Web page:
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iOS Object-Oriented Swift 2.0 Class Inheritance Creating a Subclass

Which one is "right", or which one is not necessary?

I'm doing the Objective and creating the subclass of car. This is what I came up with in Playgrounds. It ran fine and the treehouse editor took it and said I passed. I felt it wasn't "correct" because during the video, Pasan said that when you create a subclass with a new variable that isn't in the main class and give it a default value, you don't have to do the whole initialization in the subclass.

First Run

class Vehicle 
{
    var numberOfDoors: Int
    var numberOfWheels: Int

    init(withDoors doors: Int, andWheels wheels: Int)
    {
        self.numberOfDoors = doors
        self.numberOfWheels = wheels
    }
}

class Car: Vehicle
{
    var numberOfSeats: Int = 4

    override init(withDoors doors: Int, andWheels wheels: Int)
    {
        super.init(withDoors: doors, andWheels: wheels)
    }
}

let someCar = Car(withDoors: 4, andWheels: 4)

This second one below is what I went back and did and took out the init part in the subclass. Treehouse editor took it and said I did it right. My question is, is the init in the top code just overkill and unnecessary? Or is it completely wrong and it just fell through the cracks?

Second Run

class Vehicle {
    var numberOfDoors: Int
    var numberOfWheels: Int

    init(withDoors doors: Int, andWheels wheels: Int)
    {
        self.numberOfDoors = doors
        self.numberOfWheels = wheels
    }
}

class Car: Vehicle
{
    var numberOfSeats: Int = 4

}

let someCar = Car(withDoors: 4, andWheels: 4)

2 Answers

Nathan Tallack
Nathan Tallack
22,158 Points

Your second one is good because you have a default value. But you would not be able to set that value on object creation because you do not have an initializer for it. You could always change it later of course.

With an init it would look like this.

class Vehicle {
    var numberOfDoors: Int
    var numberOfWheels: Int

    init(withDoors doors: Int, andWheels wheels: Int)
    {
        self.numberOfDoors = doors
        self.numberOfWheels = wheels
    }
}

class Car: Vehicle
{
    var numberOfSeats: Int

    init(withDoors doors: Int, andWheels wheels: Int, andSeats seats: Int) {
        self.numberOfSeats = seats
        super.init(withDoors: doors, andWheels: wheels)
    }

    override convenience init(withDoors doors: Int, andWheels wheels: Int) {
        let seats = 4
        self.init(withDoors: doors, andWheels: wheels, andSeats: seats)
    }
}

let someCar = Car(withDoors: 4, andWheels: 4)
let twoSeatCar = Car(withDoors: 2, andWheels: 2, andSeats: 4)

Now do keep in mind here, this is not likely the way you would implement an initializer. I am doing it this way to show you how some things work.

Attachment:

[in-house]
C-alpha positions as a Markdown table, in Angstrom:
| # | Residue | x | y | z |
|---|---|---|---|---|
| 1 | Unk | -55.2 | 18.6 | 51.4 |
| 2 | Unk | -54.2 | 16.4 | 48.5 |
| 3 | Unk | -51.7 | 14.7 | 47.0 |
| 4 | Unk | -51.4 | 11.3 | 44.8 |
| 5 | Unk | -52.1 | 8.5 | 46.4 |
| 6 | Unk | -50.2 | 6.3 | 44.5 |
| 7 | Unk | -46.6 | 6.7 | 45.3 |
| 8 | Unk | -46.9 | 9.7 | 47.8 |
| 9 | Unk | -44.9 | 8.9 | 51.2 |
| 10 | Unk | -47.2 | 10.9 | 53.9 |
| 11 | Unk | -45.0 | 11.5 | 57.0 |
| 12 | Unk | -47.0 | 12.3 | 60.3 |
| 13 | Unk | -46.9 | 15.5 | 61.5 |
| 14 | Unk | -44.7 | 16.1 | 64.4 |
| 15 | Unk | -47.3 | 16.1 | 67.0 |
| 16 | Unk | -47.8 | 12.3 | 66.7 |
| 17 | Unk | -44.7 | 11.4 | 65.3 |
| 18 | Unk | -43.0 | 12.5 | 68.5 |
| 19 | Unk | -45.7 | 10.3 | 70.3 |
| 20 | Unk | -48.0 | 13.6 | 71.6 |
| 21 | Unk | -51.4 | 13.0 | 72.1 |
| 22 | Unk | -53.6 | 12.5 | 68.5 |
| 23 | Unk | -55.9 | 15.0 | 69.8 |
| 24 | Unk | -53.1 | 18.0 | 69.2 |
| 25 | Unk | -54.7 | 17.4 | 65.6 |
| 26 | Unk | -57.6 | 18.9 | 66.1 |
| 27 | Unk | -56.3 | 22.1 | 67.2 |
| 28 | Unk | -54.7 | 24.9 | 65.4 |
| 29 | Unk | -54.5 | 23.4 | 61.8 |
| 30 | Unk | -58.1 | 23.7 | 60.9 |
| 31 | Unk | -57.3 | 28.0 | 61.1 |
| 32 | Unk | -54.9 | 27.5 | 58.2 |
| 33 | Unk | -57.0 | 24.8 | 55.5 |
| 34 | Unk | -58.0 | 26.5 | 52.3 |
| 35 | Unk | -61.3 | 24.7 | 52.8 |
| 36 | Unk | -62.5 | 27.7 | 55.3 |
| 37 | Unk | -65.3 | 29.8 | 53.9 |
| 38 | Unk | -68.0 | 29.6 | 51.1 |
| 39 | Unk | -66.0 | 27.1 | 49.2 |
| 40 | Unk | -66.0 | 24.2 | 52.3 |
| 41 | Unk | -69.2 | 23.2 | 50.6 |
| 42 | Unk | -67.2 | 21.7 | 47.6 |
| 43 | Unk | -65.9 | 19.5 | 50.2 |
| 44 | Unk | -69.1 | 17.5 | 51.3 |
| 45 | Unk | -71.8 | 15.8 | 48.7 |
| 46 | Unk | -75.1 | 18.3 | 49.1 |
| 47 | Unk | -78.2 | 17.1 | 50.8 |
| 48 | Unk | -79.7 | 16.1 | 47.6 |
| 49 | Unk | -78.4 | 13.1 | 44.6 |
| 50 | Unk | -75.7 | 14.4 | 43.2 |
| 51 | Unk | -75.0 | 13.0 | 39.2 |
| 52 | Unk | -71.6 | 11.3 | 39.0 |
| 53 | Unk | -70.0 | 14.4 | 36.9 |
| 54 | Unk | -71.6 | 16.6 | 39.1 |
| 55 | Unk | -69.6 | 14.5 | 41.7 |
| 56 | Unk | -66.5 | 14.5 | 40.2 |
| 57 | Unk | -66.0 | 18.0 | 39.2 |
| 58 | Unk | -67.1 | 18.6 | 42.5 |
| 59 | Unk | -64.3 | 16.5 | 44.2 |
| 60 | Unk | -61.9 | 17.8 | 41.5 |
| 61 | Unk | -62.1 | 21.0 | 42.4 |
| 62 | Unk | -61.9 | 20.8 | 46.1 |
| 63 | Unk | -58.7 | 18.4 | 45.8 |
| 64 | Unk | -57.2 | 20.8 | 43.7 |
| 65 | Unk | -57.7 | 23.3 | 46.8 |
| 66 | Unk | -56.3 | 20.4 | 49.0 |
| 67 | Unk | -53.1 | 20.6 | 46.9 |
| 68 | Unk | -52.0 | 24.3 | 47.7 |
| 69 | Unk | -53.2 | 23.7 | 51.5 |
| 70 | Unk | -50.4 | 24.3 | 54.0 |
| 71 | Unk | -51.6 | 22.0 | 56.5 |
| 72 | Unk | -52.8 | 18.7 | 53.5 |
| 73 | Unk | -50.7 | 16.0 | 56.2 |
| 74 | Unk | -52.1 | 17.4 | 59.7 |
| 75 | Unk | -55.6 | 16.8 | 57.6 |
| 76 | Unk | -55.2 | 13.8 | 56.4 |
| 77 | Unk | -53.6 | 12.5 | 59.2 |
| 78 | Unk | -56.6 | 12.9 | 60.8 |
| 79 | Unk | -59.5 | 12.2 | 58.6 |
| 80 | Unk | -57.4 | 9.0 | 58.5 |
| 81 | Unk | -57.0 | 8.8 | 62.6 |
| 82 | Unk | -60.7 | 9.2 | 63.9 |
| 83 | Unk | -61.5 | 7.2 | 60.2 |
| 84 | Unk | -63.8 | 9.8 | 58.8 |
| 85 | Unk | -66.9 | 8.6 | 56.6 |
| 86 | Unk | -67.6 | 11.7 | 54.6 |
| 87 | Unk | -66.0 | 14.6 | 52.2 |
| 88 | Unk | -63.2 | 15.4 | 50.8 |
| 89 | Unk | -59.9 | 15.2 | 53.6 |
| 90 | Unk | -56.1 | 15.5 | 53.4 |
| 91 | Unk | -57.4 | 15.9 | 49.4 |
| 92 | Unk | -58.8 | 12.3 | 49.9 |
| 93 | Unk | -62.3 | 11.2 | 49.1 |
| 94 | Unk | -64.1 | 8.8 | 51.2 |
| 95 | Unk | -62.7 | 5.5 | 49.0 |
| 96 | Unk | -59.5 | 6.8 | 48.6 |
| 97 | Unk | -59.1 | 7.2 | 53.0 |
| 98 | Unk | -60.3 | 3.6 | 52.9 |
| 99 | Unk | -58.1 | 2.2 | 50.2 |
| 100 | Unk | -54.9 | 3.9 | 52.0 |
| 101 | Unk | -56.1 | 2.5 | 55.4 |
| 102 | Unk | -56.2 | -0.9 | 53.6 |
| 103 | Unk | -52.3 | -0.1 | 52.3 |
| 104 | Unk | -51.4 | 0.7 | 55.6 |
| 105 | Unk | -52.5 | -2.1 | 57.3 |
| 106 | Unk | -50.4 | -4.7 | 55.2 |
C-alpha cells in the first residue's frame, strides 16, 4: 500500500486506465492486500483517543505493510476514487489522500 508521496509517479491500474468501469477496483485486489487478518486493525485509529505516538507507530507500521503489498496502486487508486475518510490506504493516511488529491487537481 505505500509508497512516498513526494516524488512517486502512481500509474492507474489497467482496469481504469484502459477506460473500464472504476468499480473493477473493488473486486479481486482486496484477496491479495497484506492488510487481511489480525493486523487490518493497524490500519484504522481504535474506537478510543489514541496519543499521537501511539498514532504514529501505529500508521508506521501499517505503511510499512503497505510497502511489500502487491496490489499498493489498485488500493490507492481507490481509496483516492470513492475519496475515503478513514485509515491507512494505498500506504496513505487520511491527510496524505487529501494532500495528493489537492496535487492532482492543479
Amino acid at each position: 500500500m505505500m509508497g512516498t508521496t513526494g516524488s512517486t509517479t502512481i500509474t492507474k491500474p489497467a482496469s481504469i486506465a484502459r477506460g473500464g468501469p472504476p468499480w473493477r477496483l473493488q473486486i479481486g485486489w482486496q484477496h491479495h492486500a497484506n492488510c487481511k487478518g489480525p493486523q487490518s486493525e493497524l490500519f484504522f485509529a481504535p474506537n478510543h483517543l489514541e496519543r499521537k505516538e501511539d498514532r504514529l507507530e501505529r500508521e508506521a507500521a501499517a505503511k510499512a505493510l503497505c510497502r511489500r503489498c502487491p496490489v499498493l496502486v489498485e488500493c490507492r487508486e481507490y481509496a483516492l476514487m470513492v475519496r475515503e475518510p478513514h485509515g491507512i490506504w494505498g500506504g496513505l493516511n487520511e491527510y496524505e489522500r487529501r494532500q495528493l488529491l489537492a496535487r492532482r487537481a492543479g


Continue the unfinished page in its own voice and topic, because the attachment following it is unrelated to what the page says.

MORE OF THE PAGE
You can see in your Car subclass, for the init, we are asking for doors wheels and seats. The seats are set directly for the new property we have in this class, and the doors and wheels are passed up to the parent initializer in the super.init call.

Now you can see another convenience init function which we will use to override the primary. We use this one if we are too lazy to set the number of seats. You will not that it will set a local constant (used only within this init function of seats as 4. We then use the doors and wheels and that static local value for seats to call the default init function. In this way we are setting a default value for seats if we are too lazy to set it in the objec setup.

Vladimir Zivanovic
Vladimir Zivanovic
2,301 Points

Their is a syntax error in previous code in convenience init function,

self.init(withDoors: doors, andWheels: wheels, andSeats: seats)

It should be:

self.init(withDoors: doors, andWheels: wheels)

And for a local constant just insert:

let someCar = Car(withDoors: 4, andWheels: 4, andSeats: 4)

Steven Deutsch
Steven Deutsch
21,046 Points

Hey Ryan,

Your second solution IS correct and is much nicer code. Great job! I had to look this one up.

In certain situations, a subclass can inherit the initializers of its super class automatically. This is when you provide default values for the added properties to the subclass, and these two rules apply:

"Rule 1: If your subclass doesn’t define any designated initializers, it automatically inherits all of its superclass designated initializers.

Rule 2: If your subclass provides an implementation of all of its superclass designated initializers—either by inheriting them as per rule 1, or by providing a custom implementation as part of its definition—then it automatically inherits all of the superclass convenience initializers.”

Excerpt From: Apple Inc. “The Swift Programming Language (Swift 2).” iBooks. https://itun.es/us/jEUH0.l